Forty years ago, exploited agricultural workers toiling in California's fields decided to go on strike for union representation and better working conditions. Life was extremely harsh for those workers, who were not even provided such basic necessities such as clean drinking water and portable toilets. They labored for about 90 cents per hour under back breaking conditions. Eventually the largely Mexican and Filipino migrant workers rallied behind a newly formed labor organization, the United Farm Workers (UFW - www.ufw.org ), founded by Cesar Chavez and Dolores Huerta. In 1967 the UFW launched the historic Delano Grape Strike, a nationwide boycott of table grapes that would change the face of labor relations in Califas. But it did more than that, it was the spark that would cause the Chicano/Mexicano people to shake off decades of apathy and submission.
On February 14th, 1968, Chavez began the first of many fasts to protest the brutal treatment of the farm workers, and in so doing he received the support and allegiance of Dr. Martin Luther King Jr. The UFW's struggle brought about intense feelings of pride to a people long downtrodden. Slogans arose expressing militant optimism, ¡SÍ SE PUEDE! (Yes We Can!), ¡Viva la Causa, Viva la Huelga! (Long live the cause, Long live the Strike!)… slogans that are still with us today. The exemplary leadership of Chavez, whose commitment to justice for the workers was matched by his principled belief in non-violence, made him a hero to millions. But Chavez's vision of a better world was not restricted to the conflicts in California's agricultural fields. He also took a stand against the Vietnam war, linking the exploitation of America's lowest paid workers with the brutality and insanity of America’s imperial campaign in Southeast Asia.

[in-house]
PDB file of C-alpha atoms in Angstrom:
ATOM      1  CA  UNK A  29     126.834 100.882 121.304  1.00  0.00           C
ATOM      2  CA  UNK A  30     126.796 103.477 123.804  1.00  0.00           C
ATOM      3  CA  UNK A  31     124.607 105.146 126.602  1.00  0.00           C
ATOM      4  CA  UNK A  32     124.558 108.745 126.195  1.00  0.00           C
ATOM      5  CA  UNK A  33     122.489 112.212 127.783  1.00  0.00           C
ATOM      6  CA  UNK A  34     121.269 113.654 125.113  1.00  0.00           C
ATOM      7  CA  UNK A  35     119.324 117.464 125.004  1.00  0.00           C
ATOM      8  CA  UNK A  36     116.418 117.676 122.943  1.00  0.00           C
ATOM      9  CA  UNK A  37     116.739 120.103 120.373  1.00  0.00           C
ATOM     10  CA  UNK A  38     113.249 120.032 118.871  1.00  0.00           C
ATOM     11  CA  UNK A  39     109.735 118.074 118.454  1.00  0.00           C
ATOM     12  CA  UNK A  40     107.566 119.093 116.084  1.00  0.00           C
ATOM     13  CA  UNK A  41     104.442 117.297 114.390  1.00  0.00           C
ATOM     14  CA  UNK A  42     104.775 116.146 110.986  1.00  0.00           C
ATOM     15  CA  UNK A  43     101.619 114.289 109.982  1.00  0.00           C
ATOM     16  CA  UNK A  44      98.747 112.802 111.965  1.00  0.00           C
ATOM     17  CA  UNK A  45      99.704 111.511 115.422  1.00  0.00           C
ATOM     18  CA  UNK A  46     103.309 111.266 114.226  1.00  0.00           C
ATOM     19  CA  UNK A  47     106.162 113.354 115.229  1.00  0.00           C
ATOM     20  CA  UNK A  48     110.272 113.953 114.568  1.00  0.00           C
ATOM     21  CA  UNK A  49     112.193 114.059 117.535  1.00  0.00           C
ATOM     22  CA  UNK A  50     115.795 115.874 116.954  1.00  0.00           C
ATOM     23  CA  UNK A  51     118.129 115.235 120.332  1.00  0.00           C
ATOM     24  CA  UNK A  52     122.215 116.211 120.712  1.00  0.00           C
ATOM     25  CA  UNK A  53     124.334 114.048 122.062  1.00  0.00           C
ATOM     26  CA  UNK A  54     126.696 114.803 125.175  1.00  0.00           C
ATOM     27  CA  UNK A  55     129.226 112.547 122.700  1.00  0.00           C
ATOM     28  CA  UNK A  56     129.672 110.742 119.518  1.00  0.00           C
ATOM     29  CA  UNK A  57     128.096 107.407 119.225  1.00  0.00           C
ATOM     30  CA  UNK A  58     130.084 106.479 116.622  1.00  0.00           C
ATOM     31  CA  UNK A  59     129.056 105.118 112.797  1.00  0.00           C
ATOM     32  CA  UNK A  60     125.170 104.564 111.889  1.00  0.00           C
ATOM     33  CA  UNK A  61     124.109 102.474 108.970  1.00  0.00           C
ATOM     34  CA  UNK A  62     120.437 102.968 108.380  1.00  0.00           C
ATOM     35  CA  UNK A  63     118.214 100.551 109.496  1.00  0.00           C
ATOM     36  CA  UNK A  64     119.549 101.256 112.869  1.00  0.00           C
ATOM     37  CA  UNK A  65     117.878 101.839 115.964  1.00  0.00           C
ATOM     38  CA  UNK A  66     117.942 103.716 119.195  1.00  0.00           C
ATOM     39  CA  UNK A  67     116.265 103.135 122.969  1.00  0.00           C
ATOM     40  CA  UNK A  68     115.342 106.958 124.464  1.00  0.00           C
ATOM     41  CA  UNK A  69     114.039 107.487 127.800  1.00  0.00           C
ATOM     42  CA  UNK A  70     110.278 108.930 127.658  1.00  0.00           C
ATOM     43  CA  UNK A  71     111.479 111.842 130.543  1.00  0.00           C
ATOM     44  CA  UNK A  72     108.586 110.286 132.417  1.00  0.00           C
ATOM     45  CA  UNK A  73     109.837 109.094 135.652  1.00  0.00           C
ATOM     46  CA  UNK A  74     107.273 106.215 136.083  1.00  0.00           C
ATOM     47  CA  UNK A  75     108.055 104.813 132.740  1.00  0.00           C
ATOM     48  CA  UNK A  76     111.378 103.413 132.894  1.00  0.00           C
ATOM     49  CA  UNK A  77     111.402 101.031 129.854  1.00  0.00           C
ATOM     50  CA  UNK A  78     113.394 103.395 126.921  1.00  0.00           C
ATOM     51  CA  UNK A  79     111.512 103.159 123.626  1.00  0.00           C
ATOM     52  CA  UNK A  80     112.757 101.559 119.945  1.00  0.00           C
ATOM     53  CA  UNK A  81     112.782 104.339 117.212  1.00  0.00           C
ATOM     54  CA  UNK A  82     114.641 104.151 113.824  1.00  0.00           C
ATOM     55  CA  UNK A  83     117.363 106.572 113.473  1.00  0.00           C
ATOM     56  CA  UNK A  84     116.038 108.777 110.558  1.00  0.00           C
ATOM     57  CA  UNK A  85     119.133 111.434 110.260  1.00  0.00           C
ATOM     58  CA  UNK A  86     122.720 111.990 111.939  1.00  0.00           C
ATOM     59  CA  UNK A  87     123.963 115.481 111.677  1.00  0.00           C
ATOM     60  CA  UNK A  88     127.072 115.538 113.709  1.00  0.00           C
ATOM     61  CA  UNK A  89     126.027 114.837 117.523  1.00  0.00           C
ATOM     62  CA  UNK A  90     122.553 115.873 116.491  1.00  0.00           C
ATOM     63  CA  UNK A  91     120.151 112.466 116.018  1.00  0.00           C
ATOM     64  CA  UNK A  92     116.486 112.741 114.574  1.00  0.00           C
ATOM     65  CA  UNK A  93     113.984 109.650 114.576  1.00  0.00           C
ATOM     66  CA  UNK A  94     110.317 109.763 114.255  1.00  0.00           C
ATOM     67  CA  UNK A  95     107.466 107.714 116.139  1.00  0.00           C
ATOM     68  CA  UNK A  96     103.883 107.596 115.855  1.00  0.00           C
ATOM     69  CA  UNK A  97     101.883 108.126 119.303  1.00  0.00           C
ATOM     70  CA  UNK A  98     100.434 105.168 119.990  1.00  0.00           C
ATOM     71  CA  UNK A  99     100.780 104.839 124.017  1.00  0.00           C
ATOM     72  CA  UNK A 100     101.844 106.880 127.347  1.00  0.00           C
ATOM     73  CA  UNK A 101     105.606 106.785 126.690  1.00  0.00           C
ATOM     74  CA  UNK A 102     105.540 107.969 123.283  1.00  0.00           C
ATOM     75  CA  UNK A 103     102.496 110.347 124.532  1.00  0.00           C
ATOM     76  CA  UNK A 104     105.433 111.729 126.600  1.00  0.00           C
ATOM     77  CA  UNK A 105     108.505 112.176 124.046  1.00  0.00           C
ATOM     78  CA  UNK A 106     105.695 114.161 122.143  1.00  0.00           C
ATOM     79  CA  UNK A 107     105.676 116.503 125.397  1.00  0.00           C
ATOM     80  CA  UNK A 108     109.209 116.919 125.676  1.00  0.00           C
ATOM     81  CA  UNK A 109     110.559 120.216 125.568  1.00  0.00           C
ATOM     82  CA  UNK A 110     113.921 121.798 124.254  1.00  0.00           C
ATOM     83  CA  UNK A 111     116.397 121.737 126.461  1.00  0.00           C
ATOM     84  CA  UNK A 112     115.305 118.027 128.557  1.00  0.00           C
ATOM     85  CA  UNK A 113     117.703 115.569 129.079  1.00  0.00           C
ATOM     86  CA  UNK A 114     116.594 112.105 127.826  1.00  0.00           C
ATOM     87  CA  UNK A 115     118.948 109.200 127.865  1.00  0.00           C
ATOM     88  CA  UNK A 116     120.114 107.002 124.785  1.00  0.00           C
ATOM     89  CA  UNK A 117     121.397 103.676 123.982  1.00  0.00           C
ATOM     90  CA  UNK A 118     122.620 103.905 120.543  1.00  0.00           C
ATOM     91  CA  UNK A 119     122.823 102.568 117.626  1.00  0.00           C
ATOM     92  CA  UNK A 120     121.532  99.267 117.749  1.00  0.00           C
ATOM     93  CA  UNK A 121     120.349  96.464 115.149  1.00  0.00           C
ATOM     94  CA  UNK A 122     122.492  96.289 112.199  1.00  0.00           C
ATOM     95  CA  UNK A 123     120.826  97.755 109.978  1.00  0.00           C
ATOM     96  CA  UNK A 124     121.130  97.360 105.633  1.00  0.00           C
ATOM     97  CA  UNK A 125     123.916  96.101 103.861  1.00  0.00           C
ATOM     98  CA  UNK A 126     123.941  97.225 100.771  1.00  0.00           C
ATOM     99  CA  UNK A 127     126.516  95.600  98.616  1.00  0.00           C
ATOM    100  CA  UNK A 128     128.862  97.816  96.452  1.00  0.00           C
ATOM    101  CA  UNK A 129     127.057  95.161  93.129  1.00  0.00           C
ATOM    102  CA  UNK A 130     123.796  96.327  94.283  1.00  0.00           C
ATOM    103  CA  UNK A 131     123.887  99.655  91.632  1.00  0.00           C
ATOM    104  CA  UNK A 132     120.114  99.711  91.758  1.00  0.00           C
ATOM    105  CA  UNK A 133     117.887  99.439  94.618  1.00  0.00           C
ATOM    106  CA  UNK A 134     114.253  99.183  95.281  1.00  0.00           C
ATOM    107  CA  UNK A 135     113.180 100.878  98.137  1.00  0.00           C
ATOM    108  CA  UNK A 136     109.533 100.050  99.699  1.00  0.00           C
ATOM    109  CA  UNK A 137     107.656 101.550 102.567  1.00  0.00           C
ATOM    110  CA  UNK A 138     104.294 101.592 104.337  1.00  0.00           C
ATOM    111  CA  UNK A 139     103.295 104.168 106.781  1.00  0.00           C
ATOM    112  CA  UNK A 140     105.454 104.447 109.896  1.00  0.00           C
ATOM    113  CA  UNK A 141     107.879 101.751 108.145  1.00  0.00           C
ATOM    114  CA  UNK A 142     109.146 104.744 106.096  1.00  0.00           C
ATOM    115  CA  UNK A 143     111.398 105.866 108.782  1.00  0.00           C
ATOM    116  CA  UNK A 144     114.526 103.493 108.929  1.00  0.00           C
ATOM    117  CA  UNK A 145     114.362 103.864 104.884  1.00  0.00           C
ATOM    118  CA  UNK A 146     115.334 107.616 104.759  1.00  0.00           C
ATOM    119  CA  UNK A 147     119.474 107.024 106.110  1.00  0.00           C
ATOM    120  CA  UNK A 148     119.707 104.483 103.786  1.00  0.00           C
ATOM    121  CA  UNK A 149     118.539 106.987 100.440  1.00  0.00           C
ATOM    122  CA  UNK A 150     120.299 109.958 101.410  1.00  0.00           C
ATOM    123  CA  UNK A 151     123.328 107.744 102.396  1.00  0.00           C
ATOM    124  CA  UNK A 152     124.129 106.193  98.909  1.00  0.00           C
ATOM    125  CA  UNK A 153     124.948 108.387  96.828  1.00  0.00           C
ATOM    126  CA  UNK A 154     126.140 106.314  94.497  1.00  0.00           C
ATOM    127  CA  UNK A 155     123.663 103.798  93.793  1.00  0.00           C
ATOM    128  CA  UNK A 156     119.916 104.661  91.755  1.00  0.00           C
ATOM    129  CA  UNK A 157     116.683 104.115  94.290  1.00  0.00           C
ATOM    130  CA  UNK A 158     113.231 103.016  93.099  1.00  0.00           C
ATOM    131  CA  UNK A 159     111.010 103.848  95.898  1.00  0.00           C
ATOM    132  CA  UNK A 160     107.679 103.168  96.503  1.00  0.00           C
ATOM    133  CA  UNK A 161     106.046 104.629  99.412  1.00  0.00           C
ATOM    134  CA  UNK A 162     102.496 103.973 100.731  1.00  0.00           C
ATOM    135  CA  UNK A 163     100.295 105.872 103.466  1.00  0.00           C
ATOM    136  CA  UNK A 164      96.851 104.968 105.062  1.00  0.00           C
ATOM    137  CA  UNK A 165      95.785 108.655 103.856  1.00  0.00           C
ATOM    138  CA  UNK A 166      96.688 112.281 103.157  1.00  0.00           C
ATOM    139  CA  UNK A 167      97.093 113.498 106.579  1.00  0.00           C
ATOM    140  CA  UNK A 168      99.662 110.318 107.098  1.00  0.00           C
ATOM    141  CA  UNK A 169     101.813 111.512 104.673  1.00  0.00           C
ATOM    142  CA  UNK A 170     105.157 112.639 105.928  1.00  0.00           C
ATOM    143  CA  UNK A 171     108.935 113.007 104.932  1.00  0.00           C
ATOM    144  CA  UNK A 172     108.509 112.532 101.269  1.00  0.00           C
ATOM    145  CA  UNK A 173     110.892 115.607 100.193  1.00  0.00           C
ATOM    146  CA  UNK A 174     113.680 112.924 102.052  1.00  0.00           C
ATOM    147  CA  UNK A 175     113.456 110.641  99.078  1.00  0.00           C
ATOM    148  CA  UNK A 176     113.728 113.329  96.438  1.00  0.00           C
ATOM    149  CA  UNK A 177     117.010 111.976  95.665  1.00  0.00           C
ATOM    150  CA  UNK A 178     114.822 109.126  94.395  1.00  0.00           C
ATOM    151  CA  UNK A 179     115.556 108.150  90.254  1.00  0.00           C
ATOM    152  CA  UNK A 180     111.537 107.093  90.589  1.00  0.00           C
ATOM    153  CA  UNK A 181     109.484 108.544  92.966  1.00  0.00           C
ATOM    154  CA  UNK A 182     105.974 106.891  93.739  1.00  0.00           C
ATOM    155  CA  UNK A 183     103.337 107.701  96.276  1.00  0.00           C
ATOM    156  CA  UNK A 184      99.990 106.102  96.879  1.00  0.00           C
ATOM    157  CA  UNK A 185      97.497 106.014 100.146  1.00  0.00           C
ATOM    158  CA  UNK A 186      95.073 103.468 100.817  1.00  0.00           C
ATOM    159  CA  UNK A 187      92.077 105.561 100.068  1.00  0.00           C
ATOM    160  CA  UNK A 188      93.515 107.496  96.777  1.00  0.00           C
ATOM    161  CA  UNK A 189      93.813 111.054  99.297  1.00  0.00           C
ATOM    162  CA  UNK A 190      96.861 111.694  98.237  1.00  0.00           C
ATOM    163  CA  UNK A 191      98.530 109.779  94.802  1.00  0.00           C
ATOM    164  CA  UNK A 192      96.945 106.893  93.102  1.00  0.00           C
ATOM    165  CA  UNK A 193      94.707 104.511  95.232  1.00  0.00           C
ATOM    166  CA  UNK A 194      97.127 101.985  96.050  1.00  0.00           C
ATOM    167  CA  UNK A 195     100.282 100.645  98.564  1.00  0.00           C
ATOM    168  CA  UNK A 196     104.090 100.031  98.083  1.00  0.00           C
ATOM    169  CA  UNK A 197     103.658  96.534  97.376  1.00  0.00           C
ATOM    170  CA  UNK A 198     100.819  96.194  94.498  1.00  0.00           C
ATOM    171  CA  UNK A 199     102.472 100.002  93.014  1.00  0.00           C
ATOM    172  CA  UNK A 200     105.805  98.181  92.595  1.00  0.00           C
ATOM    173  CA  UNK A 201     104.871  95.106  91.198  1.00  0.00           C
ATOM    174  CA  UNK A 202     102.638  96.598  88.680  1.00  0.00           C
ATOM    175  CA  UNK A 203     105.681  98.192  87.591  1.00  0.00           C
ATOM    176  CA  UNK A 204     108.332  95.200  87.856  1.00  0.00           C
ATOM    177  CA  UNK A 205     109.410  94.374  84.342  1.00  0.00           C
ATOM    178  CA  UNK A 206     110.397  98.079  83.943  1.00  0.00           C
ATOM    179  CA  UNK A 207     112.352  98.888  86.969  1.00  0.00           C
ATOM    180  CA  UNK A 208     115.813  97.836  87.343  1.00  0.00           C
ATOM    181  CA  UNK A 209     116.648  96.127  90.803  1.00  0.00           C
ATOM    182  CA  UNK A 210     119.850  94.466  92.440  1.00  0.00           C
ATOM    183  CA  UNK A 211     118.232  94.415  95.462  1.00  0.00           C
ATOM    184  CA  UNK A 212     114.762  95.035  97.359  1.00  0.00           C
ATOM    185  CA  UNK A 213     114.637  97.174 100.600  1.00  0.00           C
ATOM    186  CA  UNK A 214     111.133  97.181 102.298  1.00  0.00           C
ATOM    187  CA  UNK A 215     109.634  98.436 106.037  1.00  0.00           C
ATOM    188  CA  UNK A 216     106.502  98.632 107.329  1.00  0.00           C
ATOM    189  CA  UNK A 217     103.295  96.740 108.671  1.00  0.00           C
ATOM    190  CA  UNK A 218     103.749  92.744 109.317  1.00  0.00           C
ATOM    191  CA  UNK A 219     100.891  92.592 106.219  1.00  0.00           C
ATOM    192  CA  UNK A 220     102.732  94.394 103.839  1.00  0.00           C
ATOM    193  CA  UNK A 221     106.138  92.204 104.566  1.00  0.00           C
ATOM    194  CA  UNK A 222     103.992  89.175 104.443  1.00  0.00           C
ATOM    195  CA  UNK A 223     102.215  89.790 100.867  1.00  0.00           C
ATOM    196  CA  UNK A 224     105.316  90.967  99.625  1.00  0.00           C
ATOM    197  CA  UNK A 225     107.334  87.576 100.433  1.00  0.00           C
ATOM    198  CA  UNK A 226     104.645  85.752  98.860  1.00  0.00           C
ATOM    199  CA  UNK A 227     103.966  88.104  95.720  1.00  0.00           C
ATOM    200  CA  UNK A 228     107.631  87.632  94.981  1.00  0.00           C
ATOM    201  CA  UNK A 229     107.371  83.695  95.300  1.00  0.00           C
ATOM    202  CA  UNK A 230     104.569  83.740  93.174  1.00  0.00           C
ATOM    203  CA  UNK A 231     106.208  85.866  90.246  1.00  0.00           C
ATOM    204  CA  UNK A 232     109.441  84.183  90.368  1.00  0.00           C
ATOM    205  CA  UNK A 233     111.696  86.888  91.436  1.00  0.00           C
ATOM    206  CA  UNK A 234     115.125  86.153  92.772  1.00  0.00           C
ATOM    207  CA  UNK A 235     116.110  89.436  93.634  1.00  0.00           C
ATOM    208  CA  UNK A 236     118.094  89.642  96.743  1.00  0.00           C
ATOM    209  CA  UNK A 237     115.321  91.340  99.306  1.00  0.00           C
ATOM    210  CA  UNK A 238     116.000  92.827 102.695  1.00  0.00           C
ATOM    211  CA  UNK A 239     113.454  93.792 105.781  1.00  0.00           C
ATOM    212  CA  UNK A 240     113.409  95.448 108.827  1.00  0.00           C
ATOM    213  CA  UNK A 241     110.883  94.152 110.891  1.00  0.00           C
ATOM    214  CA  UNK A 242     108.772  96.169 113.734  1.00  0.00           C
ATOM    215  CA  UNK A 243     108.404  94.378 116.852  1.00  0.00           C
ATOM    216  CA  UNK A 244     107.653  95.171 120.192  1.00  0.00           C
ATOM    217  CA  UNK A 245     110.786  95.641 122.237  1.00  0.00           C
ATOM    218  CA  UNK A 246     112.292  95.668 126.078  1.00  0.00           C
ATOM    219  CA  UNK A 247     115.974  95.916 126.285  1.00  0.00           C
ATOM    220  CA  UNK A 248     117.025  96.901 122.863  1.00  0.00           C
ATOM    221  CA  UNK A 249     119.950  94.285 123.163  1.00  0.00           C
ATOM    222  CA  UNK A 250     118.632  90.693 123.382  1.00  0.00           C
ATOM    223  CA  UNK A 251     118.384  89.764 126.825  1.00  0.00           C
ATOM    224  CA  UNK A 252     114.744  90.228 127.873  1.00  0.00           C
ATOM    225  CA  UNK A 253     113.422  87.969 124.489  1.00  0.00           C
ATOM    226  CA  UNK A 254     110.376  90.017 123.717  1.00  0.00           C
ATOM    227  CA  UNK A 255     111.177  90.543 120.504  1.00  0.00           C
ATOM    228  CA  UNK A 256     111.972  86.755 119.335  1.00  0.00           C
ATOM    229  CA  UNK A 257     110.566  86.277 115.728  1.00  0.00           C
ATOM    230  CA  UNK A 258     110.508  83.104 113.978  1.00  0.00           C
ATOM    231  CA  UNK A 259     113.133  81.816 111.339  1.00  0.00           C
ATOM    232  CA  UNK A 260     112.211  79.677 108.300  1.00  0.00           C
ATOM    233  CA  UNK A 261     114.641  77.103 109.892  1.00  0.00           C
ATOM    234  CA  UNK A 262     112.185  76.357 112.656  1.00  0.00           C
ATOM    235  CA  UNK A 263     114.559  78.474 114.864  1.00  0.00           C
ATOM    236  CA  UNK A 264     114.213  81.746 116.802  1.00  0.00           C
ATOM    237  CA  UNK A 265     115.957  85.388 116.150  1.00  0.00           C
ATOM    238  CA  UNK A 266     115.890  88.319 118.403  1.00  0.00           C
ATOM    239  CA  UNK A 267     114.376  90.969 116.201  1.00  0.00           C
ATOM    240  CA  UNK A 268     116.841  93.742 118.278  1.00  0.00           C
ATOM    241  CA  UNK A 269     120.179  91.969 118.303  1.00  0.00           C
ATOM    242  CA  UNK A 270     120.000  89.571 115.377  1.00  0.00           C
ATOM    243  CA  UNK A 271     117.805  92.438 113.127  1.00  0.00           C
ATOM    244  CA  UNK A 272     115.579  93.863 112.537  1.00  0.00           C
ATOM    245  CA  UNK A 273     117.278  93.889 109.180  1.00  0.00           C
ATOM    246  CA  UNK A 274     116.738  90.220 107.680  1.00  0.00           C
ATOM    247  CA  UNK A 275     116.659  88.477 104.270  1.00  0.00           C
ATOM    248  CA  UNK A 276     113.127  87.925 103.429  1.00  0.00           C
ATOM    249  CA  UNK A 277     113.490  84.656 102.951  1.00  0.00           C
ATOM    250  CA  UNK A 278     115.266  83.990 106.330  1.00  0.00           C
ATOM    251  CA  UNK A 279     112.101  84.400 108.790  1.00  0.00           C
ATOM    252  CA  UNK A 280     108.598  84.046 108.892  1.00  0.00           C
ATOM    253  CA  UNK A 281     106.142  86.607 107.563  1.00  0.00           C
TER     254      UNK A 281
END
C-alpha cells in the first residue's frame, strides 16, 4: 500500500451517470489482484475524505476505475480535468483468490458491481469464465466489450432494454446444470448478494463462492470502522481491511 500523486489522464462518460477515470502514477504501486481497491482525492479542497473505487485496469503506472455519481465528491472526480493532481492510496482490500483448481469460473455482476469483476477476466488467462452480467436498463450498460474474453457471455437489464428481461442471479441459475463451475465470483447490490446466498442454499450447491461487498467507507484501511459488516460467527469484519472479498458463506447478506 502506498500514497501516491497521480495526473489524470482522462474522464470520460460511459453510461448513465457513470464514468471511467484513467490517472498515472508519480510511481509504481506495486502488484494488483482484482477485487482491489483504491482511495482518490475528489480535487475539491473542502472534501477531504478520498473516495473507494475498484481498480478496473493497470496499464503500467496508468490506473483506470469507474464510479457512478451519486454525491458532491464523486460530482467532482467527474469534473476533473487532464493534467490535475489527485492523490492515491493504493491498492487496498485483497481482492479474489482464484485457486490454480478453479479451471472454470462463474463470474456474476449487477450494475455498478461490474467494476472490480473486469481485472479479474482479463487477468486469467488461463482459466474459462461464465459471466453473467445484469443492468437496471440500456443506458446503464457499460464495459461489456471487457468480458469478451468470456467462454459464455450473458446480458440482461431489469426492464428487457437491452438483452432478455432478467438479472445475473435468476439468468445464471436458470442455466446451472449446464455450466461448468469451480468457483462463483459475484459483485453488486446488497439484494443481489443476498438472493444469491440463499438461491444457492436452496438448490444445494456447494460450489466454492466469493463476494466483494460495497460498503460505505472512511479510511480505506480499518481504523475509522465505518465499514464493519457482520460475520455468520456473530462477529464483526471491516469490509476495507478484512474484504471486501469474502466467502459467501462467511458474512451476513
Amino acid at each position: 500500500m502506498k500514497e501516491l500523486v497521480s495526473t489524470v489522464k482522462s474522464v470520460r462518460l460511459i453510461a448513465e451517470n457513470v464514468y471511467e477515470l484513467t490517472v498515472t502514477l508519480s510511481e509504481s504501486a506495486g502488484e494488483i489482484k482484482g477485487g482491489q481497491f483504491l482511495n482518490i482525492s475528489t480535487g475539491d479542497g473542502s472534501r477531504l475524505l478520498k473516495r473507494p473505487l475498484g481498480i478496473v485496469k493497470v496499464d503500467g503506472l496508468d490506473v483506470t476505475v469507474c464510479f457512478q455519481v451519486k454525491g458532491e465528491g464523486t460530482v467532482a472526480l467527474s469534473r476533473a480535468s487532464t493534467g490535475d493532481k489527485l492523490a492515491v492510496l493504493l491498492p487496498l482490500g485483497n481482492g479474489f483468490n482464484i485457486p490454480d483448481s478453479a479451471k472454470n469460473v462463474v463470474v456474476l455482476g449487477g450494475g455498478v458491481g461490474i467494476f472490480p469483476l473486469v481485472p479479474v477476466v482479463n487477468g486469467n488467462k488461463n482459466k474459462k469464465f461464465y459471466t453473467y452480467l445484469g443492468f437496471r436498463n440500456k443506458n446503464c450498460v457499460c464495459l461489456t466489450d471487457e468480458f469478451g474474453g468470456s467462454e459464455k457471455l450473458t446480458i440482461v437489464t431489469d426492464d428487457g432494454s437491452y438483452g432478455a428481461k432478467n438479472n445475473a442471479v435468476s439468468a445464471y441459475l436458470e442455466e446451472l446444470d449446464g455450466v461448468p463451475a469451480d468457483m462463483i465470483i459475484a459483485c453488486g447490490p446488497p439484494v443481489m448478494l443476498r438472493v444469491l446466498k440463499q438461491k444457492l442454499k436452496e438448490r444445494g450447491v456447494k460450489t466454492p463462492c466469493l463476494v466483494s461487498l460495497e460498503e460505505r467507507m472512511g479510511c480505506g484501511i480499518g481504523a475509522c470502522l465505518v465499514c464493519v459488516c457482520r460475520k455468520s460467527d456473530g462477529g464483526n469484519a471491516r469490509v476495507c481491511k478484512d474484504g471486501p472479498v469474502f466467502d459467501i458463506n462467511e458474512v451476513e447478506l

The UFW succeeded in winning important benefits for agricultural workers like rest periods, comprehensive health benefits for workers and their families, parental leave, sanitary facilities, and even profit sharing… but the struggle for worker's rights continues. March 31st marks Cesar Chavez Day, and there will be actions and tributes to the great labor leader in hundreds of cities across the US. Here in Los Angeles we’ll pay homage to the 40th anniversary of the historic Delano Grape Strike -lend solidarity to the UFW and all workers who organize for a better future -and salute the people's hero, Cesar Chavez, by attending the 7th Annual Cesar Chavez Walk at East Los Angeles College. The Cesar Chavez Walk is the largest celebration in Southern California honoring the heroic Chicano labor leader and the mass movement he led. The event takes place on Saturday, April 2nd, 2005, 8am, at East Los Angeles College, located at 1301 Avenida Cesar Chavez, in Monterey Park. Come walk alongside the Chavez Family, UFW members, students, unionists, community and antiwar activists, clergy and others to celebrate and honor all workers and raza who struggle for a better world. Si Se Puede! For more information, call (323) 722-0118. You can register or donate to the walk at the UFW website, www.ufw.org/la.htm